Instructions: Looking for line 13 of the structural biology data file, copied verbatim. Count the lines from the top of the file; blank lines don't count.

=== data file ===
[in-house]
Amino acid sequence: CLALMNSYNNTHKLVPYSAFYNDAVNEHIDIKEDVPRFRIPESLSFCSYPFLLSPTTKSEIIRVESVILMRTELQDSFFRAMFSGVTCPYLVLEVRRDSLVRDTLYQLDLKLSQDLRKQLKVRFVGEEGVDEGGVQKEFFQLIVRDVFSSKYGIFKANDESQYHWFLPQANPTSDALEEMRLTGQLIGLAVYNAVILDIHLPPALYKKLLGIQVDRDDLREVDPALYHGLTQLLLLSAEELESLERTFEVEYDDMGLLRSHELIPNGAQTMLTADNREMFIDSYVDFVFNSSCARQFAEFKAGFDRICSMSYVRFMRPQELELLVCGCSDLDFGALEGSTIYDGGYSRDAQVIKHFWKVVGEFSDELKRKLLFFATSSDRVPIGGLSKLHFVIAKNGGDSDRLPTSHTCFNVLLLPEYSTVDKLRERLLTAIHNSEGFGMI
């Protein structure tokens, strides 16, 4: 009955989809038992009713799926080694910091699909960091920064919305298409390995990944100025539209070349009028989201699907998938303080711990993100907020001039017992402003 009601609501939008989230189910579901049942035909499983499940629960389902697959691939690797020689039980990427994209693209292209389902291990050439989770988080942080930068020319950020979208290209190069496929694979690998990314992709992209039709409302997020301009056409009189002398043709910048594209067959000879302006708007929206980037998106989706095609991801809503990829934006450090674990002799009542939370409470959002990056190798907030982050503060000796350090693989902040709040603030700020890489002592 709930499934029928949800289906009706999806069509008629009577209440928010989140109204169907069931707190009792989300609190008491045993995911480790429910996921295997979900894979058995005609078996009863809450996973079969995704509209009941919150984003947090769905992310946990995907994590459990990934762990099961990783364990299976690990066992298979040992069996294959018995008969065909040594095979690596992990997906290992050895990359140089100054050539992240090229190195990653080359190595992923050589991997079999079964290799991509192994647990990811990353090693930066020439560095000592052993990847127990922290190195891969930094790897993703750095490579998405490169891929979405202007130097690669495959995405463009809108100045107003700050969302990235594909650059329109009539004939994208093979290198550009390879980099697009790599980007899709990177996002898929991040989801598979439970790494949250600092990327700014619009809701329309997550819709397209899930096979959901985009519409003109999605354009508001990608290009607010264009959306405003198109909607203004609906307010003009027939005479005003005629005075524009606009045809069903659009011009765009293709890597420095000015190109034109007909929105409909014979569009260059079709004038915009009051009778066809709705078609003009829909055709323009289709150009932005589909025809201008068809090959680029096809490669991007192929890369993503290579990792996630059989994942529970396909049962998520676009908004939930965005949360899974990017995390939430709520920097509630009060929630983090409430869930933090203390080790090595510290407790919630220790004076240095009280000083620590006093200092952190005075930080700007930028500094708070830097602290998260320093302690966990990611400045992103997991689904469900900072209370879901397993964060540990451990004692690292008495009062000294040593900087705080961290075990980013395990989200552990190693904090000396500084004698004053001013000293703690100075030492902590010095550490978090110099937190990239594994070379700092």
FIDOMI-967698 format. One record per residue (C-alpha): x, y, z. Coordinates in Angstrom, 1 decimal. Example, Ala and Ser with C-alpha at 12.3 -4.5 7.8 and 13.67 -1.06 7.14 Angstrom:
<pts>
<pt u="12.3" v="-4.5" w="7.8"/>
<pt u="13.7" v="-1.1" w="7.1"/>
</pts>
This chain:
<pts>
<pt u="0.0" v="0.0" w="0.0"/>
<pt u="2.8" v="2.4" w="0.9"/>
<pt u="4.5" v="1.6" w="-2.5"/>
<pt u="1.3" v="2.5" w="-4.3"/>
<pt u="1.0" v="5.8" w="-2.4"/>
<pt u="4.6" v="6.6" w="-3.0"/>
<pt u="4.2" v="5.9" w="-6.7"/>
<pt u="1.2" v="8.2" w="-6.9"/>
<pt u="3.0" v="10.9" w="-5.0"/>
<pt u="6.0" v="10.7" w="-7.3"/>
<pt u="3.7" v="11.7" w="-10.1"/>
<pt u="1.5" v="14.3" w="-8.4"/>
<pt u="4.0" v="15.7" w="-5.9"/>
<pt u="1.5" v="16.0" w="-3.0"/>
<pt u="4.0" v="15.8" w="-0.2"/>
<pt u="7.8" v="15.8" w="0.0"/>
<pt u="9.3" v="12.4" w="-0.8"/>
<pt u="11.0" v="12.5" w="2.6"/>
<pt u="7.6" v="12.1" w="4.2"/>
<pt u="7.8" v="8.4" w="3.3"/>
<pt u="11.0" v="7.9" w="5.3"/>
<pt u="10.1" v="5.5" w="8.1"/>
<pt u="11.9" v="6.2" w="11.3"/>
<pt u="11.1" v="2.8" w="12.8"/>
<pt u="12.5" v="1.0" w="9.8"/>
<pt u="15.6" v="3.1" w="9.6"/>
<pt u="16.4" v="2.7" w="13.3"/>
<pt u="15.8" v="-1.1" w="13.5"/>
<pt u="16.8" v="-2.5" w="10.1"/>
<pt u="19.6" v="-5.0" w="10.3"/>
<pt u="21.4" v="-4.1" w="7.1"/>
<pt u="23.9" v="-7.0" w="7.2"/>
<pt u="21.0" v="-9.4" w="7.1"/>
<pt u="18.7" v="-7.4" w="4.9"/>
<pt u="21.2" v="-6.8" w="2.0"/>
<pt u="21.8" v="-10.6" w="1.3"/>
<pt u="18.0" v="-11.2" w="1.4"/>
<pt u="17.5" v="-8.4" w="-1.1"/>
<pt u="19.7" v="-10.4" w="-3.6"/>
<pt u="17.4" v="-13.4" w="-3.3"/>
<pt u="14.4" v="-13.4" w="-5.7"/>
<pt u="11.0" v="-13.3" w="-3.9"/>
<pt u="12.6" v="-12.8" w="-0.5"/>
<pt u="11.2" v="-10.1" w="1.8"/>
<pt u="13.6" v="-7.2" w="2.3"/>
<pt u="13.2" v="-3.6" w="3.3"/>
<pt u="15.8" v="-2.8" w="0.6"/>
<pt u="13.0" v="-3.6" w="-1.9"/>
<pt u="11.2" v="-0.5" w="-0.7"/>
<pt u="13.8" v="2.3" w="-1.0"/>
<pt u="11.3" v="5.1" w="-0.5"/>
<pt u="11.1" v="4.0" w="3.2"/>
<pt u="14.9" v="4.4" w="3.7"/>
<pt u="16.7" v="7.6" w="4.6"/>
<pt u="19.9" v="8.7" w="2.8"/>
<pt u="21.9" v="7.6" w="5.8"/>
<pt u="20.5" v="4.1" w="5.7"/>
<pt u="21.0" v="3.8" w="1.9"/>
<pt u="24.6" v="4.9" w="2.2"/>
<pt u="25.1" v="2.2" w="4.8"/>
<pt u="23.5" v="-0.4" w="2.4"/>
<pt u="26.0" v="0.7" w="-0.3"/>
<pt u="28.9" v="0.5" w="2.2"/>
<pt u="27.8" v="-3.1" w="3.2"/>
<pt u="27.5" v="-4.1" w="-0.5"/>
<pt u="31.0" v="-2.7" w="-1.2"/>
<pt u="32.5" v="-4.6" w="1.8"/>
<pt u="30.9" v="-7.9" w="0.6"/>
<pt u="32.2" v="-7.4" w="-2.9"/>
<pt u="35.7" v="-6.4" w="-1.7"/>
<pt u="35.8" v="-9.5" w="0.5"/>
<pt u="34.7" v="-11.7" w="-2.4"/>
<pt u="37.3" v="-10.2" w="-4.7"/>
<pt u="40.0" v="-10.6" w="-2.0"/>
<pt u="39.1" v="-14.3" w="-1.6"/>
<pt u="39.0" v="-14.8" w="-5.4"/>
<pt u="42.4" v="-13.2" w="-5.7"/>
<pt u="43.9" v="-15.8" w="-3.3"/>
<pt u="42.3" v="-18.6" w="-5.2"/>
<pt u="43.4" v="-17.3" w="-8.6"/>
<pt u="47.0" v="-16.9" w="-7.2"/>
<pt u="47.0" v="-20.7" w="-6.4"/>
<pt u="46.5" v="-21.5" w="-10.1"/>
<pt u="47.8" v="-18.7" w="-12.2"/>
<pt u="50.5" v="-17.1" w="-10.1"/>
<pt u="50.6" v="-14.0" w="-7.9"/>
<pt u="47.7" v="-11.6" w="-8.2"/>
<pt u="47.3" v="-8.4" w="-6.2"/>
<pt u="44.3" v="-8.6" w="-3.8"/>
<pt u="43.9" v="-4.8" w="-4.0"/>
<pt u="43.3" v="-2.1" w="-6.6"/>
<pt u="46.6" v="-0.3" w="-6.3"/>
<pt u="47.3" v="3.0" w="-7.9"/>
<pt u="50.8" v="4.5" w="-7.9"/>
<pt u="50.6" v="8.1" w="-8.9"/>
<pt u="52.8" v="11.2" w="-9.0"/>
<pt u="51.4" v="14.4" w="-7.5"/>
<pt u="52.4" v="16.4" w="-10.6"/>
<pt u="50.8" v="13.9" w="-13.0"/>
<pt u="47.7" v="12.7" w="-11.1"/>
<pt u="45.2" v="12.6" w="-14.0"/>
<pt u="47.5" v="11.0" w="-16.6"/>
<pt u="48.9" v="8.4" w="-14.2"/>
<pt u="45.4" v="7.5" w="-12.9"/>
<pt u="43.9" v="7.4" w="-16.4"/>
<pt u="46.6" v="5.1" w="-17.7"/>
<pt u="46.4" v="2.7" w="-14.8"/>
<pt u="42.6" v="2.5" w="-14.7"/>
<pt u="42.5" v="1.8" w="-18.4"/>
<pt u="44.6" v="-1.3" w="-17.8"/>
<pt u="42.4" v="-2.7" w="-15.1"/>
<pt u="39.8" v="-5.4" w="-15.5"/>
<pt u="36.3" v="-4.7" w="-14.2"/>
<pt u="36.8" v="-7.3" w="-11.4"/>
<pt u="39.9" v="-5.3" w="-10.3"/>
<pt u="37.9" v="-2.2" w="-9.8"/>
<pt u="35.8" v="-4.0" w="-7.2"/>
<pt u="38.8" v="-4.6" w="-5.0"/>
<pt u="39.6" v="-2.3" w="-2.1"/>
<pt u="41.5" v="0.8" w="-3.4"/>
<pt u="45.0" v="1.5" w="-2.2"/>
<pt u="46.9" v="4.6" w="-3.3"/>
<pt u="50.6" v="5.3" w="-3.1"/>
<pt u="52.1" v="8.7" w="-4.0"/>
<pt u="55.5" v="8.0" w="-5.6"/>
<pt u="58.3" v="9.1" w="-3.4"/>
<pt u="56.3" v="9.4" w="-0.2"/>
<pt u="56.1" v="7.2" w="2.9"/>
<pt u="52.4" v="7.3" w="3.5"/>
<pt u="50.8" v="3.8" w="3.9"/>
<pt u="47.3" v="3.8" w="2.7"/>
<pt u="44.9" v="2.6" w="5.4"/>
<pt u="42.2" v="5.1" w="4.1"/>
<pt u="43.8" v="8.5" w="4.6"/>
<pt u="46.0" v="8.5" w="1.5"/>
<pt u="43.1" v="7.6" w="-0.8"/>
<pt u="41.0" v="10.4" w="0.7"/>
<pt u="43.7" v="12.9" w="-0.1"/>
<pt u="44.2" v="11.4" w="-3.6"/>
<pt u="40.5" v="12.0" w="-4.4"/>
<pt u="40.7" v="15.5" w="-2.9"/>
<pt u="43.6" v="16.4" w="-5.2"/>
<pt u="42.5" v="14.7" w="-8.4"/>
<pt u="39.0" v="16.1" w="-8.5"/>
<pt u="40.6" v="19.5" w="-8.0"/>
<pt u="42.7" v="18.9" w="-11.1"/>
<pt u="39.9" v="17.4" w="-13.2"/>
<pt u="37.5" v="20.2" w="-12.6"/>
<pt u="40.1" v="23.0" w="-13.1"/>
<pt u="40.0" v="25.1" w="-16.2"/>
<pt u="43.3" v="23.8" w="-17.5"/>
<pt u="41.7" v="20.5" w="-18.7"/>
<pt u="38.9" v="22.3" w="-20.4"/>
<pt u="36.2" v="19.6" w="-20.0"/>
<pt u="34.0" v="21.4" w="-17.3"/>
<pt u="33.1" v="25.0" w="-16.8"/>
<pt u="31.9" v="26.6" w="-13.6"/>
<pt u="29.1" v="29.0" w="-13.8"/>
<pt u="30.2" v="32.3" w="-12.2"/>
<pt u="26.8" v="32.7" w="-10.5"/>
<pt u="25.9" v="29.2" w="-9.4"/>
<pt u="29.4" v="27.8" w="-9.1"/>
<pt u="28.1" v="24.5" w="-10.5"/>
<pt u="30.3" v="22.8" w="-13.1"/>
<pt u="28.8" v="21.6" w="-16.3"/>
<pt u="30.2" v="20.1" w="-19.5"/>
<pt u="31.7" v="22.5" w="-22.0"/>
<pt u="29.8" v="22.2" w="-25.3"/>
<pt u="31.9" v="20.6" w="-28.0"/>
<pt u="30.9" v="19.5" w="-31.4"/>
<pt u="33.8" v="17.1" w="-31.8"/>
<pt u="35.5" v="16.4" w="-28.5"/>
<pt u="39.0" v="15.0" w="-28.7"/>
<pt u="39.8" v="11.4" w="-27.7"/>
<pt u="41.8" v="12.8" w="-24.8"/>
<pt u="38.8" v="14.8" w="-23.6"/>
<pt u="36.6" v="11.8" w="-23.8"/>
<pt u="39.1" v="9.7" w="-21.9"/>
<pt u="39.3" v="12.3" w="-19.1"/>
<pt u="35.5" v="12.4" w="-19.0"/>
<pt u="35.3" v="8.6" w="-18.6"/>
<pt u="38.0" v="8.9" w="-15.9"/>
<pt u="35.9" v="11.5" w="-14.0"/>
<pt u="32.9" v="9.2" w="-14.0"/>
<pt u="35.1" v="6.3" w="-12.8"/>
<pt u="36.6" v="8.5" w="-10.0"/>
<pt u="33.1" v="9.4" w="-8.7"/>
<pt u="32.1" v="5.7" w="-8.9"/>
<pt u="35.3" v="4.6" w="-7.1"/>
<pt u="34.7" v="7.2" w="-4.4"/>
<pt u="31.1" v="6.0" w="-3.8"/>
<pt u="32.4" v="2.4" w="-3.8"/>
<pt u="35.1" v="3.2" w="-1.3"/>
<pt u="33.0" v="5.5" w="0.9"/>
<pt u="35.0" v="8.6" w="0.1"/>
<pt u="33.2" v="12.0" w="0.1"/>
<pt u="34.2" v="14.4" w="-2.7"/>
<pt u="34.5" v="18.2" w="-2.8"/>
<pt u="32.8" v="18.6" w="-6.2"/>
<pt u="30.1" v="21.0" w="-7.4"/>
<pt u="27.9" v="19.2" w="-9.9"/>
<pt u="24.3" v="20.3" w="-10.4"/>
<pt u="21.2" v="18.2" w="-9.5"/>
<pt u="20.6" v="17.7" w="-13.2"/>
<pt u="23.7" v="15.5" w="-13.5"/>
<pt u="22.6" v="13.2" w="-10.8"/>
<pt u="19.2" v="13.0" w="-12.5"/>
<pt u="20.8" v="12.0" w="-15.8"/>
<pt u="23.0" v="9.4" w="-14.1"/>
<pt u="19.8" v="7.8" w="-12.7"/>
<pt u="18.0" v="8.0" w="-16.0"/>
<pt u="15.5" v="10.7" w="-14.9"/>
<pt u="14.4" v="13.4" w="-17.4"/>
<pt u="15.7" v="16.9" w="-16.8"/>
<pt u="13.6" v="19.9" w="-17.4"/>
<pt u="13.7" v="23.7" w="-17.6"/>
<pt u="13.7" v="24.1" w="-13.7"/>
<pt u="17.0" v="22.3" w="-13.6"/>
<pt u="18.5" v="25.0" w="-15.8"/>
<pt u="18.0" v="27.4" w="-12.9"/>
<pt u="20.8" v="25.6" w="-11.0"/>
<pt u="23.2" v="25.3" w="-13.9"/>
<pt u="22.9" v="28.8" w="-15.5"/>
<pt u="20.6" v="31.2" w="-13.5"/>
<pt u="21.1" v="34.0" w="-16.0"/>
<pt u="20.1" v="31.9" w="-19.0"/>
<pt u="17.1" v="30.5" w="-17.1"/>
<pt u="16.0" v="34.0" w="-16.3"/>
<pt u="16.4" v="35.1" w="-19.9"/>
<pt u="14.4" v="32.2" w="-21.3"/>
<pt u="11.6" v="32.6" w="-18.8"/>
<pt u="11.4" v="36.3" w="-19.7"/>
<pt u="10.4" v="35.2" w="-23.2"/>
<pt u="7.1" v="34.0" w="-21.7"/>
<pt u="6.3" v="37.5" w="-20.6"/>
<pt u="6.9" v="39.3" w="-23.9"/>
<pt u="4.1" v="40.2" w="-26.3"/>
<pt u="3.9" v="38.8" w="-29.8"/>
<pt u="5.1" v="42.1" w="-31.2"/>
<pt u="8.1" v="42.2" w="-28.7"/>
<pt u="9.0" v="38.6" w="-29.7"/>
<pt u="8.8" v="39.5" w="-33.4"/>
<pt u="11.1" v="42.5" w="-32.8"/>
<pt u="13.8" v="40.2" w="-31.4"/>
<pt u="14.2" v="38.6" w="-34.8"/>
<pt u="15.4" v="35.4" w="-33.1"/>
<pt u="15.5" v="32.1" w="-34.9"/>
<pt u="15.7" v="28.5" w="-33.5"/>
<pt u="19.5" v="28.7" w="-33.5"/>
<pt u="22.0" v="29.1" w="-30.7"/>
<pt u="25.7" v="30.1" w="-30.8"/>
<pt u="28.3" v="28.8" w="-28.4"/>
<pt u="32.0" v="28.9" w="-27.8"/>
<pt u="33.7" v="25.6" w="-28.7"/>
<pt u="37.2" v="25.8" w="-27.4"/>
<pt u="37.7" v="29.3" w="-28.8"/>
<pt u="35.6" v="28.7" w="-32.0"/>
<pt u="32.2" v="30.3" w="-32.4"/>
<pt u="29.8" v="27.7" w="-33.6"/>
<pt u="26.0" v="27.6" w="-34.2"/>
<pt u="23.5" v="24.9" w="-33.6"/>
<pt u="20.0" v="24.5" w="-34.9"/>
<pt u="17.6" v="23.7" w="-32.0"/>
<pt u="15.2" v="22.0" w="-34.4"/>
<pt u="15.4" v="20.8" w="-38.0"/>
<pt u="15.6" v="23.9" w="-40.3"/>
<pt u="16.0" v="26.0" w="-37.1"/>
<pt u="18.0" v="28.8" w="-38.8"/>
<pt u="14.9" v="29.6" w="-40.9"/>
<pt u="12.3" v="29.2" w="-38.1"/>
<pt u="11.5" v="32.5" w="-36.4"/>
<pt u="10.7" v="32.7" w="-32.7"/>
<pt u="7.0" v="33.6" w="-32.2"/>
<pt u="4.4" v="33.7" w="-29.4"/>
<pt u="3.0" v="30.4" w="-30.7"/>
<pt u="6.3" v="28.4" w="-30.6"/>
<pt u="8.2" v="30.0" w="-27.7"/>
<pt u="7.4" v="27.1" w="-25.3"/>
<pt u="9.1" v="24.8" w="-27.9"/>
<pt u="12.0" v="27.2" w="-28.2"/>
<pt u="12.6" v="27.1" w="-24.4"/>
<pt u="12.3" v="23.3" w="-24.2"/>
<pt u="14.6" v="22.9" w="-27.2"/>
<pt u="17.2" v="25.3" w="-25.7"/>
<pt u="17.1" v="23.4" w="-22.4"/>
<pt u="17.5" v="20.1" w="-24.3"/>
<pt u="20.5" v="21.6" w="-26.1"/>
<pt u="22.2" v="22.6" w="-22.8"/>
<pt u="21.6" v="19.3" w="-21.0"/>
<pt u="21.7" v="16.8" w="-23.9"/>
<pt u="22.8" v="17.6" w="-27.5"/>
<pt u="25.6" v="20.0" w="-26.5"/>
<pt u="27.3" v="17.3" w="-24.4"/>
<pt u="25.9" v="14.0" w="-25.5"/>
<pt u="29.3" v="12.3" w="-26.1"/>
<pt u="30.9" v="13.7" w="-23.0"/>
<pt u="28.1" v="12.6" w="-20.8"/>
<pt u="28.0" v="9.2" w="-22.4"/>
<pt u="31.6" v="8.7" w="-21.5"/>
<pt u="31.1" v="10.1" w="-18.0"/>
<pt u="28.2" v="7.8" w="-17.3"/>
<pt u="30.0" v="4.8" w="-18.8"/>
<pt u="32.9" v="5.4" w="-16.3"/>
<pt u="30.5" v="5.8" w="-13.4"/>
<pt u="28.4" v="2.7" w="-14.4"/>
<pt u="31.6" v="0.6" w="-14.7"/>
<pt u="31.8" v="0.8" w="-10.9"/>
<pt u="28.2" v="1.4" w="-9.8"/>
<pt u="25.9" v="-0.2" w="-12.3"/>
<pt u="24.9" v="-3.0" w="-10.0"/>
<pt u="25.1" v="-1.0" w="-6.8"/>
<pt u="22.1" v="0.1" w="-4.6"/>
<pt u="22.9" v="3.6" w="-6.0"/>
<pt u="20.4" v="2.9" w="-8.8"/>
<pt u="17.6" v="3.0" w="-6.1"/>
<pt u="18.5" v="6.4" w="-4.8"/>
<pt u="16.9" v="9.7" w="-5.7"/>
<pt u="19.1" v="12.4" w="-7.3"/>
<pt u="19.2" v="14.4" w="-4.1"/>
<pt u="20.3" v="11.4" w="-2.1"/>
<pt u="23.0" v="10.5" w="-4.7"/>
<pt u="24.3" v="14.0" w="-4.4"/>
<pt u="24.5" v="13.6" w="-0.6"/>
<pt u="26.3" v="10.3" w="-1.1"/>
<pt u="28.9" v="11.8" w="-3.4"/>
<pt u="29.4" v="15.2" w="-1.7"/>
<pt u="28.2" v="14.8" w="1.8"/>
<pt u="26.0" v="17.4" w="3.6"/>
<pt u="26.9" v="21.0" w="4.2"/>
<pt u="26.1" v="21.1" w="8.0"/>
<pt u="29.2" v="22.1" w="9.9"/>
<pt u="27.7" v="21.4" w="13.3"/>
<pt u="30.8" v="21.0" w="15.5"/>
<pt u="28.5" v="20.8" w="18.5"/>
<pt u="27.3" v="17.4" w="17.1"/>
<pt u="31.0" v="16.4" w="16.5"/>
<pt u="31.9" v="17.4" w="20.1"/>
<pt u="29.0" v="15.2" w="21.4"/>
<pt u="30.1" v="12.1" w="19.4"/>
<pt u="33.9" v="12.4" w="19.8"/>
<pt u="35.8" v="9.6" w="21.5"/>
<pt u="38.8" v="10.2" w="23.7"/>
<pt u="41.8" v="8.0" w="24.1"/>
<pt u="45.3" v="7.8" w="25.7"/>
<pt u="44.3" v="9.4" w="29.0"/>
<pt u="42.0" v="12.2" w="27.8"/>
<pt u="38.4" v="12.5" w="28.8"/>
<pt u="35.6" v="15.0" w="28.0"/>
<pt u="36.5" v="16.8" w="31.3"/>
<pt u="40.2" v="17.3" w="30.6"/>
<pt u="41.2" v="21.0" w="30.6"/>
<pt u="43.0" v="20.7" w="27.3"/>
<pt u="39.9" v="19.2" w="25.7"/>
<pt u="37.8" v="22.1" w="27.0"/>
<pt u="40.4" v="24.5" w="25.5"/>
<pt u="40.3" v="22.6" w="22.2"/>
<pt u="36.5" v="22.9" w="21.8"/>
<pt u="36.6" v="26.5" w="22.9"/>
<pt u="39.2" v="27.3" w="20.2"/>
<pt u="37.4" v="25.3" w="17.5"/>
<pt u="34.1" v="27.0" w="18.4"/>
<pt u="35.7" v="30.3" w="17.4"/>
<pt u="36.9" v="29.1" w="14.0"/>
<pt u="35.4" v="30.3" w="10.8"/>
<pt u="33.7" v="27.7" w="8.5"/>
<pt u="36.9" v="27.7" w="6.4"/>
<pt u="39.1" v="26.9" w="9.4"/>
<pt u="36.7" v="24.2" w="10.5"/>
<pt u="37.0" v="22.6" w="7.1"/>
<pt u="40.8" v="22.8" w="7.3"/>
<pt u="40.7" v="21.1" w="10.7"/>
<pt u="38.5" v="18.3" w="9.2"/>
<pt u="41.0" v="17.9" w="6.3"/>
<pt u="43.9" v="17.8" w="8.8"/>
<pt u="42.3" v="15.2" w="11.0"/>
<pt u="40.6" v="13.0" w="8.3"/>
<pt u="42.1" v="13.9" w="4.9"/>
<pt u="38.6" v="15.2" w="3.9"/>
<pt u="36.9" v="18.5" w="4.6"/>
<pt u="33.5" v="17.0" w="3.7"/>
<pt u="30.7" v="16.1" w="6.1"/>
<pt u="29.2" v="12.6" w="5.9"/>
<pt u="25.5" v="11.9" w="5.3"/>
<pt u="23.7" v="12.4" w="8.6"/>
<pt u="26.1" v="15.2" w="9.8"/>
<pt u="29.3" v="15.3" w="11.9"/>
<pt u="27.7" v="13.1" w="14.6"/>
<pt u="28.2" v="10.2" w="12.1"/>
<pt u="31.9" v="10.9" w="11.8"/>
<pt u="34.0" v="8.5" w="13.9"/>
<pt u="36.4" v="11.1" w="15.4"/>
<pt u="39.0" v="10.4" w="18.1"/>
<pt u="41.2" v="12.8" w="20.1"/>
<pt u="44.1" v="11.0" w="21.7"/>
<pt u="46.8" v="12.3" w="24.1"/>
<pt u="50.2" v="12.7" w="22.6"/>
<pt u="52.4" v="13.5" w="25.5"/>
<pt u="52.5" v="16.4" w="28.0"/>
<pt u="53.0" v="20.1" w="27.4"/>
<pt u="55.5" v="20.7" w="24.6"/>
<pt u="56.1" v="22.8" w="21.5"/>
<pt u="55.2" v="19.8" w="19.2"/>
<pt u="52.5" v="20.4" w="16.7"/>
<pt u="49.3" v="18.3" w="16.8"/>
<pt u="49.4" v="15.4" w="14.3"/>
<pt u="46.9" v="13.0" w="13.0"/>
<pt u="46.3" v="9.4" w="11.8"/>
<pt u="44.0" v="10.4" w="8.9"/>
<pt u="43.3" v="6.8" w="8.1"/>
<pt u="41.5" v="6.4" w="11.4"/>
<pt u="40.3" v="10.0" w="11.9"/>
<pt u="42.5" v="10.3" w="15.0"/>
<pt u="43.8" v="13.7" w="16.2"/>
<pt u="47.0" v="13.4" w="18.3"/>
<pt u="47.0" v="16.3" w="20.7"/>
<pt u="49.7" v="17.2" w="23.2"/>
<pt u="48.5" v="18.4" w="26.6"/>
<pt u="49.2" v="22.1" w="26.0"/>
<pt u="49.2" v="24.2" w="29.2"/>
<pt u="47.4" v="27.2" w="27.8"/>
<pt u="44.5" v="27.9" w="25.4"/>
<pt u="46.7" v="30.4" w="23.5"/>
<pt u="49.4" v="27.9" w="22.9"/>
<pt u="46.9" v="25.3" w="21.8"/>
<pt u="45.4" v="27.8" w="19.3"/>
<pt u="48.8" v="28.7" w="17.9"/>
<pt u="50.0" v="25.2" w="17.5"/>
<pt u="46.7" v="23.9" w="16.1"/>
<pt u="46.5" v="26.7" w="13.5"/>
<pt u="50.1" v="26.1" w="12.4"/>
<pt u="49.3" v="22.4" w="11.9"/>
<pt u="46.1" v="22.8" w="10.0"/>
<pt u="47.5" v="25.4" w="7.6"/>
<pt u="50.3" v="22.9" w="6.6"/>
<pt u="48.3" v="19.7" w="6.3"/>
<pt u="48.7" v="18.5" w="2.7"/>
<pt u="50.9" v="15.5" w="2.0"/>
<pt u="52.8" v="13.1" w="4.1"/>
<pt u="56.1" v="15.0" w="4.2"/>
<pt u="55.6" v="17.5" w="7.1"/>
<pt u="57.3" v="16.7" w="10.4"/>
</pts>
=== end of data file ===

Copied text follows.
<pt u="4.5" v="1.6" w="-2.5"/>